In the uremic state, the inflammatory response is characterized by an obvious presence of pro-inflammatory cytokines. By the following, this presence implies activation of the acute phase proteins such as C-Reactive Protein (CRP) and fibrinogen[6,7].

In dialysis patients, in particularity hemodialysis (HD), the repeated acute phase activation causes chronic inflammation, which produces in the long-term variability of complications, such as malnutrition and cardiovascular disease (CVD)[8].

Hyperhomocysteinemia is overrepresented in patients with end stage renal failure, raising the risk of cardiovascular disease (CV). The prevalence of hyperhomocysteinemia in patients with moderate CRF is less well known, although it has been demonstrated that homocysteine levels are closely related to plasma creatinin concentration[9]. Moreover, it has been showed that glomerular filtration rate (GFR) is a strong determinant of plasma homocysteine and cysteine concentrations in end stage renal disease patients[10].

Moreover, a high level of total plasma homocysteine (tHcy) appears as an independent risk factor for CVD in the general population; however, conflicting findings are reported regarding the association between plasma tHcy level and the prevalence of CVD in patients with CRF. Some studies showed poor outcomes in HD patients with hyperhomocysteinemia[11]. The work of Ducloux et al[12] reported that a high tHcy level is associated with a higher risk of all-causes mortality in dialysis patients.

In this study, we aim to evaluate the inflammation indices in patient with different stage of CRF. We analyze the pro-inflammatory cytokines, such as TNF-α, IL-β, IL-6 and their relationship with the other markers of inflammation. We also, evaluate the role of homocysteinemia in CRF inflammation.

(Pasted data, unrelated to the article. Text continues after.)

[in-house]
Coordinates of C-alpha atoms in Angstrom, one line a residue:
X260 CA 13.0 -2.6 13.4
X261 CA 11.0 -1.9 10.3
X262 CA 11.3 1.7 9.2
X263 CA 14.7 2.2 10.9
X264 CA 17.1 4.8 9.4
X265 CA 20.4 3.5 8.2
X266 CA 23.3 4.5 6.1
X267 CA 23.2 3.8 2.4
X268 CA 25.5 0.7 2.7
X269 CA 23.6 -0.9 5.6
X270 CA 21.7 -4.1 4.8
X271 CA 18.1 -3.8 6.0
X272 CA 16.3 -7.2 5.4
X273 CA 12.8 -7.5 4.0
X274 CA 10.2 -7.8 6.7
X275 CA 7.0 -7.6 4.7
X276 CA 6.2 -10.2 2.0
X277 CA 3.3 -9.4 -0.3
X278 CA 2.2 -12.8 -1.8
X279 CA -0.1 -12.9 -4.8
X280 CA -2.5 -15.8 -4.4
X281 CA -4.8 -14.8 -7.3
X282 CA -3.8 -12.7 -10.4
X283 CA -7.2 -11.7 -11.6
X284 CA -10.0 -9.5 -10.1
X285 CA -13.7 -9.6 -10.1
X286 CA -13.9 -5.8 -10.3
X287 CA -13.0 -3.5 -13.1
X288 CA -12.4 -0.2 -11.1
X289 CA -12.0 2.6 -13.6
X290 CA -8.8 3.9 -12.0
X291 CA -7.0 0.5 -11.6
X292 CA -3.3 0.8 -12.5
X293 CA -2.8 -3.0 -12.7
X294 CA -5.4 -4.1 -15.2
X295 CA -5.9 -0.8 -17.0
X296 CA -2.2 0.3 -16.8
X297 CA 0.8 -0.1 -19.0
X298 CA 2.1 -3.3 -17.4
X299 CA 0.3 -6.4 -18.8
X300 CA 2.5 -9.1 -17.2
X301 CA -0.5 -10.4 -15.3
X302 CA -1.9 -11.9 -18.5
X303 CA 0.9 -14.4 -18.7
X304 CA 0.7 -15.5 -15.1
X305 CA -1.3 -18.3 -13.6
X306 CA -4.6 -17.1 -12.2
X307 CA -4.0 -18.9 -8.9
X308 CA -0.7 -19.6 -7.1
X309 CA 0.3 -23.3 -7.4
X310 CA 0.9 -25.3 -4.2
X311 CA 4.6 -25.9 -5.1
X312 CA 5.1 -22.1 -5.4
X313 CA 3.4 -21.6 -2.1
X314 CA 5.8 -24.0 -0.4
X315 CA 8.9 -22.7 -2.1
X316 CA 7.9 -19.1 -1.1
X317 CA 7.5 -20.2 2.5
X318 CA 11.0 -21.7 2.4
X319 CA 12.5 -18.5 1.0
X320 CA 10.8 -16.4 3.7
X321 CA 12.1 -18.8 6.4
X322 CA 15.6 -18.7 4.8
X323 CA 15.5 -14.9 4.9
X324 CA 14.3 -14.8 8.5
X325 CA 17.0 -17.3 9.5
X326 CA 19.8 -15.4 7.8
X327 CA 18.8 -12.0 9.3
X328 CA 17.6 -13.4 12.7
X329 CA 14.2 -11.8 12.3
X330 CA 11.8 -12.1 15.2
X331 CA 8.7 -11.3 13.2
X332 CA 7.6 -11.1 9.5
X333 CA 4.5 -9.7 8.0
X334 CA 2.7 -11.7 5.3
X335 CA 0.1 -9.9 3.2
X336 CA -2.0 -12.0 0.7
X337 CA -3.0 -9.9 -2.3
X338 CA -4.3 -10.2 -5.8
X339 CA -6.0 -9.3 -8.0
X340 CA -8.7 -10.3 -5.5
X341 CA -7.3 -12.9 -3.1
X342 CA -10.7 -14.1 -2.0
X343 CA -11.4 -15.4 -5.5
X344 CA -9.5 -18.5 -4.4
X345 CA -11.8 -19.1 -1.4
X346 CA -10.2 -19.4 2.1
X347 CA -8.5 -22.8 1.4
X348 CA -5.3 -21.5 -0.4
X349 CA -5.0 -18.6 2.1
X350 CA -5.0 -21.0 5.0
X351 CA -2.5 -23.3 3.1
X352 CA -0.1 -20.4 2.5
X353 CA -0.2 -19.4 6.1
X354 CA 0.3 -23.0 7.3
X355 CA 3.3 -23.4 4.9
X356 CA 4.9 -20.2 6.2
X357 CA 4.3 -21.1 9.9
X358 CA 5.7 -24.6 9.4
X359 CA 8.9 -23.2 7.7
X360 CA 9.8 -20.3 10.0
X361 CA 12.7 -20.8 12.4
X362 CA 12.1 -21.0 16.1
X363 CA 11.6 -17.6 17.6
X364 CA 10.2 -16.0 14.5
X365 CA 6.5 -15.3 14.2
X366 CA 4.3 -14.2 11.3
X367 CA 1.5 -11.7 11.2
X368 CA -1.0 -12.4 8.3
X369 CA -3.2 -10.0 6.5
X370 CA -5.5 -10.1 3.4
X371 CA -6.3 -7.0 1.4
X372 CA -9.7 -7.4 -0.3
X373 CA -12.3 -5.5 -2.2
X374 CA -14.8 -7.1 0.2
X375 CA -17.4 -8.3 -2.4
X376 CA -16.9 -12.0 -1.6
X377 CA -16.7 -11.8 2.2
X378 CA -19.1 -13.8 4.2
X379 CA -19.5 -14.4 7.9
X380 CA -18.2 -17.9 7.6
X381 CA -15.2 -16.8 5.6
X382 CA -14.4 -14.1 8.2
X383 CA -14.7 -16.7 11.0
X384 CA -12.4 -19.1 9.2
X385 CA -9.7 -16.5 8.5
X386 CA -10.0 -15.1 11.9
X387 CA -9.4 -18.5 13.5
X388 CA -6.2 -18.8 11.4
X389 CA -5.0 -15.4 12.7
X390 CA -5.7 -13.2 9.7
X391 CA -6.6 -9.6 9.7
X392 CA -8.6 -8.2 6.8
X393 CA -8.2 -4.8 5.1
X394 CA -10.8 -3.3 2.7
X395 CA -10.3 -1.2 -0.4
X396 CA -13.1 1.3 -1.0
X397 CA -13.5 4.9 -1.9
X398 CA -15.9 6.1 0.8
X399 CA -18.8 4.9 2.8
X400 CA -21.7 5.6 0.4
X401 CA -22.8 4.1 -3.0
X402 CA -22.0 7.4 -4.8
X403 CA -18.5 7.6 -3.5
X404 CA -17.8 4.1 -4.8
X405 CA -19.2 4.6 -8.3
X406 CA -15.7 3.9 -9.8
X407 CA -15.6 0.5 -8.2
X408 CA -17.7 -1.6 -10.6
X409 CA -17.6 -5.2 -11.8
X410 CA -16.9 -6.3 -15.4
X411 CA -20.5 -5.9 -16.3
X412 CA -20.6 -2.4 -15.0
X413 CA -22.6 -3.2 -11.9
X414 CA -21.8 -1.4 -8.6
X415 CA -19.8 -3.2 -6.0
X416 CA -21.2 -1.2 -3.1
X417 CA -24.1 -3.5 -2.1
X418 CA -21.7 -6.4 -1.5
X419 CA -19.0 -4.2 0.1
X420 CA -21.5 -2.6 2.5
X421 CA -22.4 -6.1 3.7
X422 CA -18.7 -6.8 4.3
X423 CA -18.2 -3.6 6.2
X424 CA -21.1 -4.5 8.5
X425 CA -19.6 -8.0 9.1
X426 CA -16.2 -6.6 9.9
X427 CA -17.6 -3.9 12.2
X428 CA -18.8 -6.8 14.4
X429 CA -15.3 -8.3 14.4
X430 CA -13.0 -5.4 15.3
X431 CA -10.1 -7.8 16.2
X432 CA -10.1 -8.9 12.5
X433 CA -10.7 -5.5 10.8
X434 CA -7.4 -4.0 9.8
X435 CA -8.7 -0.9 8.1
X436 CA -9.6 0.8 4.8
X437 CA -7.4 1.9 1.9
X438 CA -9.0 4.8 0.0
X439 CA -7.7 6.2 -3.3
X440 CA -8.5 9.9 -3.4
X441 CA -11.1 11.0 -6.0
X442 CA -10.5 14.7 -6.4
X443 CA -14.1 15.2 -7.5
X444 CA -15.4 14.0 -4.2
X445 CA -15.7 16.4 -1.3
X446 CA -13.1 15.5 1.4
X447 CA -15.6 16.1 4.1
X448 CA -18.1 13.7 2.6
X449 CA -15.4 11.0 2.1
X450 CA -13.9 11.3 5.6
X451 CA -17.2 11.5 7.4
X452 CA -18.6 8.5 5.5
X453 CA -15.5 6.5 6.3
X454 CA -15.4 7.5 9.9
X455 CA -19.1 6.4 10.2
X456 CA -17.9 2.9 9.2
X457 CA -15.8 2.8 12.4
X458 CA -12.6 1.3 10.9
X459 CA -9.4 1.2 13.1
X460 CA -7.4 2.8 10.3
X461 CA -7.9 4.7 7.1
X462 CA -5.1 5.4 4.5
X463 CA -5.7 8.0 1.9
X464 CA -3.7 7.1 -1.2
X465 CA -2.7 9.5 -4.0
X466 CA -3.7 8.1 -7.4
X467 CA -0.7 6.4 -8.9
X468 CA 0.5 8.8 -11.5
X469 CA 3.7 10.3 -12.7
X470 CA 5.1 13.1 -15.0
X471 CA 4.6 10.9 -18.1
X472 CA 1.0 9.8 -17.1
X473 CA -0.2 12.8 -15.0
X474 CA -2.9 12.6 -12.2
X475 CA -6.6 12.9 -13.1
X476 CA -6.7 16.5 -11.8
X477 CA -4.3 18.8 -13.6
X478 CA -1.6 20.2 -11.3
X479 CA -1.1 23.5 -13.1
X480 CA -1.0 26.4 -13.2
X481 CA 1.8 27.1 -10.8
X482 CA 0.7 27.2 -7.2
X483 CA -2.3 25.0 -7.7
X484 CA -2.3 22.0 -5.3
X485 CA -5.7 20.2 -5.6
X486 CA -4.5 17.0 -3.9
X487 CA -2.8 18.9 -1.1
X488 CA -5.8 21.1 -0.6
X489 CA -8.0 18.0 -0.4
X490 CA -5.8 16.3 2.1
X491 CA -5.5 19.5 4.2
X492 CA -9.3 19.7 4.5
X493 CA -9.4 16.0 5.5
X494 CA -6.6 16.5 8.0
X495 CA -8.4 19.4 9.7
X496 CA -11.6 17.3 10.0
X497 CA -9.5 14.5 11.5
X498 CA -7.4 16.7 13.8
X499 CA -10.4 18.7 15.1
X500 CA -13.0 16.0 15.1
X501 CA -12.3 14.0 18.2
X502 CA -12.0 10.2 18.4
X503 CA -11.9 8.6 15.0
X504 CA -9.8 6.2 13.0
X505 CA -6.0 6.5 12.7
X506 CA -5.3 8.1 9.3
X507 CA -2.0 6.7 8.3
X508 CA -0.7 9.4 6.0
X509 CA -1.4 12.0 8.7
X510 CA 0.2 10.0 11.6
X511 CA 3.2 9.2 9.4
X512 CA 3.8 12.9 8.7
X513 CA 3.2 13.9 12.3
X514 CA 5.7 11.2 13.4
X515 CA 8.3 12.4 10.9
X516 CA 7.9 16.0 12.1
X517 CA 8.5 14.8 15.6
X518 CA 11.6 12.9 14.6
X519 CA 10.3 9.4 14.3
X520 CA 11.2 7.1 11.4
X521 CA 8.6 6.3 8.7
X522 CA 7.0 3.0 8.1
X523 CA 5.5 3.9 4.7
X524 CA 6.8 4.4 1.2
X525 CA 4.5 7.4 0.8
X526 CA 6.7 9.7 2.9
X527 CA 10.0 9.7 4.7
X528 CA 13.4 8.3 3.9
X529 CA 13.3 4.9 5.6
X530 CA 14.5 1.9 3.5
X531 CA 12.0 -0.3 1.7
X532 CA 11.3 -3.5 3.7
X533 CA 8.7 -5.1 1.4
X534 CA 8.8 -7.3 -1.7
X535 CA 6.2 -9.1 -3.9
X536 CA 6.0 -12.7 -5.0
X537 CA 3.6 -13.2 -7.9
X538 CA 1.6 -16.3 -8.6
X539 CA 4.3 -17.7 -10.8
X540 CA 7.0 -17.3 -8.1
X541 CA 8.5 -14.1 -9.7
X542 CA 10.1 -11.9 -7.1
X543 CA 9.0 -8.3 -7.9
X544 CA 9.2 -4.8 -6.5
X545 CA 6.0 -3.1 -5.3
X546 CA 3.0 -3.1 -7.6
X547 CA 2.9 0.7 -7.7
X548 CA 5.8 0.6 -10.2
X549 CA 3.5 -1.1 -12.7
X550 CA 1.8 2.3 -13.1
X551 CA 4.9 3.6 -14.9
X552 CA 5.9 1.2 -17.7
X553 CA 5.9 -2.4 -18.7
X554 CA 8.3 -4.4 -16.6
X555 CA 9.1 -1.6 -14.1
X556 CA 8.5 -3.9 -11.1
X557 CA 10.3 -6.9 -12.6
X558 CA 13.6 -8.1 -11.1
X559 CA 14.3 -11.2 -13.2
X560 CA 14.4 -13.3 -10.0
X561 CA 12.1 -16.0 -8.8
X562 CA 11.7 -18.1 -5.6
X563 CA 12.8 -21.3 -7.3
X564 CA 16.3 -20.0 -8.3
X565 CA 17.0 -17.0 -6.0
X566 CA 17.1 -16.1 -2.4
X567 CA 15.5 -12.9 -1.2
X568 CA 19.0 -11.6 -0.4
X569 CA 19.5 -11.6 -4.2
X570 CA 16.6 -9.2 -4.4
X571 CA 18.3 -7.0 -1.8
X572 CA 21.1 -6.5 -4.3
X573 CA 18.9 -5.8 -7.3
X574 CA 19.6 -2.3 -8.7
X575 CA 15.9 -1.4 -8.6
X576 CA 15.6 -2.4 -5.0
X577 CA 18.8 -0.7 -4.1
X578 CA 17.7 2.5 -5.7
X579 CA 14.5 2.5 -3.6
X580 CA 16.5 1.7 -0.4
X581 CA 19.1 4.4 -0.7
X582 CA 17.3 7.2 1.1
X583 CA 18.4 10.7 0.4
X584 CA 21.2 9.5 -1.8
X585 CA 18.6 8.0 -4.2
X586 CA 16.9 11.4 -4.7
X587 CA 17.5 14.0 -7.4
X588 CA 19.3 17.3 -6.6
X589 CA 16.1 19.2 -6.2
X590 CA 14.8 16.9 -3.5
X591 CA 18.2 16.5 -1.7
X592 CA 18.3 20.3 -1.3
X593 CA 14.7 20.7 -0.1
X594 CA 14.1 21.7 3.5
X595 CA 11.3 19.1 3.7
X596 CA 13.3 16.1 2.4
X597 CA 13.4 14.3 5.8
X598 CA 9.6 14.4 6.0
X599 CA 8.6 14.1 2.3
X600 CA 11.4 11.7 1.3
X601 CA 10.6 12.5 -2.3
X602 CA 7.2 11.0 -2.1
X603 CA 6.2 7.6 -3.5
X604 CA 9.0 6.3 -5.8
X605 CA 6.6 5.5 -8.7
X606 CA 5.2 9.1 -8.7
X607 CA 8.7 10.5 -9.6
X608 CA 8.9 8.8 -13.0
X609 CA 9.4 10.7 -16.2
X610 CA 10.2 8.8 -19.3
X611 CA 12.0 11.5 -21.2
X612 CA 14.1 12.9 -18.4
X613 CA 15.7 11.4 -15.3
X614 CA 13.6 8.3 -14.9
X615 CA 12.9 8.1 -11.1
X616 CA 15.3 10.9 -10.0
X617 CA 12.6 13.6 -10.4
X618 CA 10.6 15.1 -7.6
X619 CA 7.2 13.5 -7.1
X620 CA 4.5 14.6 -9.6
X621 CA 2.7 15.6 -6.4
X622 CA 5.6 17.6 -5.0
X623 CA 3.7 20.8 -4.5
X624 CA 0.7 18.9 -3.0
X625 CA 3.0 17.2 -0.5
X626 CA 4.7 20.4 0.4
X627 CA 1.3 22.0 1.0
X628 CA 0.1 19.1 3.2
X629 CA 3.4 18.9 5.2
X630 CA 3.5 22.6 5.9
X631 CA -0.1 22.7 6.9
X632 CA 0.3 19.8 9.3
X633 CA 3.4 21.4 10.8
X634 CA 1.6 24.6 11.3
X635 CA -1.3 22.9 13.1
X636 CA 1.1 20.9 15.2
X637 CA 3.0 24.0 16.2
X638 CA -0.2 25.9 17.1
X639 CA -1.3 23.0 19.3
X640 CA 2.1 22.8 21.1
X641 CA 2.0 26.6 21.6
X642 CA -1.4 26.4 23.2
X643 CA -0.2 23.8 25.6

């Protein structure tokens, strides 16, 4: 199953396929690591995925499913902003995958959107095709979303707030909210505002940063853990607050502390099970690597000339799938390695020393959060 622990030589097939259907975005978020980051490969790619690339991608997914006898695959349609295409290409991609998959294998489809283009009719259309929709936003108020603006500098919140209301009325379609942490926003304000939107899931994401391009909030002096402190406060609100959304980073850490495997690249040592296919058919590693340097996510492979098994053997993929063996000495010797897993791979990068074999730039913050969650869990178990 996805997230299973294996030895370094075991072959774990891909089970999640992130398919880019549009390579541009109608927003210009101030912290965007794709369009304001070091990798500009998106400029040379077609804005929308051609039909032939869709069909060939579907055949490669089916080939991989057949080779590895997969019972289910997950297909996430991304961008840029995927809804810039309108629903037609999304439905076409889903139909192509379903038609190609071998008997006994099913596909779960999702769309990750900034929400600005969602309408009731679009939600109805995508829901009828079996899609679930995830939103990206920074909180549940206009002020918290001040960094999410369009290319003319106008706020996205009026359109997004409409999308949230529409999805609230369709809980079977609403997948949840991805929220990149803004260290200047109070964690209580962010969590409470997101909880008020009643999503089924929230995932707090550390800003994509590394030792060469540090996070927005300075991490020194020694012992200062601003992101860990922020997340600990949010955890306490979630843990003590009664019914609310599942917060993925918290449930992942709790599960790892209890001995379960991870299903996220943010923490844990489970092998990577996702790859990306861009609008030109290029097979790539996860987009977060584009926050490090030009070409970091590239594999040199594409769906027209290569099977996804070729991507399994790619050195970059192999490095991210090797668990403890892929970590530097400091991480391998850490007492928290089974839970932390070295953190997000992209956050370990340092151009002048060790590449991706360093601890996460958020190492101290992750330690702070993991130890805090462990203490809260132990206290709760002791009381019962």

MATERIALS AND METHODS

The study was carried out on 154 CRF patients. Patients were divided into 6 groups according to the classification of the National Kidney Foundation (NKF)[13]. They included 28 primary stage renal failure patients (CRF 1), 28 moderate stage renal failure patients (CRF 2), 28 severe stage renal failure patients (CRF 3), 18 end-stage renal failure patients (CRF 4), 40 hemodialysis (HD) patients, and 12 peritoneal dialysis (PD) patients (Table 1).

Table 1 Clinical and biochemical characteristics of patients.
CRF 1 (n = 28)CRF 2 (n = 28)CRF 3 (n = 28)CRF 4 (n = 18)HD (n = 40)PD (n = 12)
Age (yr)37 ± 1355 ± 1145 ± 1546 ± 1442 ± 1139 ± 15
Weight (kg)66 ± 12.7467 ± 16.1267 ± 13.9661 ± 13.8756.44 ± 11.3768.22 ± 10.55
BMI (kg/m2)24.07 ± 7.1625.35 ± 5.6324.91 ± 3.5423.63 ± 4.0123.15 ± 3.0225.43 ± 3.28
Sex ratio (M/F)10/1811/1710/187/1122/186/6
GFR (mL/min)86.25 ± 23.8746 ± 6.9520.31 ± 5.1010.75 ± 2.56--
Dialysis duration (mo)----14-10905-49
Glucose (g/L)0.85 ± 0.120.85 ± 0.130.89 ± 0.100.83 ± 0.130.81 ± 0.160.87 ± 0.14
Urea (g/L)0.34 ± 0.150.53 ± 0.201.05 ± 0.341.67 ± 0.821.32 ± 0.361.04 ± 0.38
Creatinin (mg/L)10.30 ± 2.8918.54 ± 5.2641.75 ± 11.4670.03 ± 26.15102.12 ± 29.3769.36 ± 36.95
Total proteins (g/L)75.17 ± 5.2174.29 ± 7.5271.16 ± 11.1570.86 ± 10.5269.92 ± 9.6067.04 ± 7.36
Albumin (g/L)46.49 ± 3.4844.43 ± 2.4143.93 ± 3.8642.75 ± 7.3341.40 ± 4.4840.32 ± 6.66
Cholesterol (g/L)1.68 ± 0.331.89 ± 0.291.73 ± 0.321.74 ± 0.452.17 ± 1.581.95 ± 0.56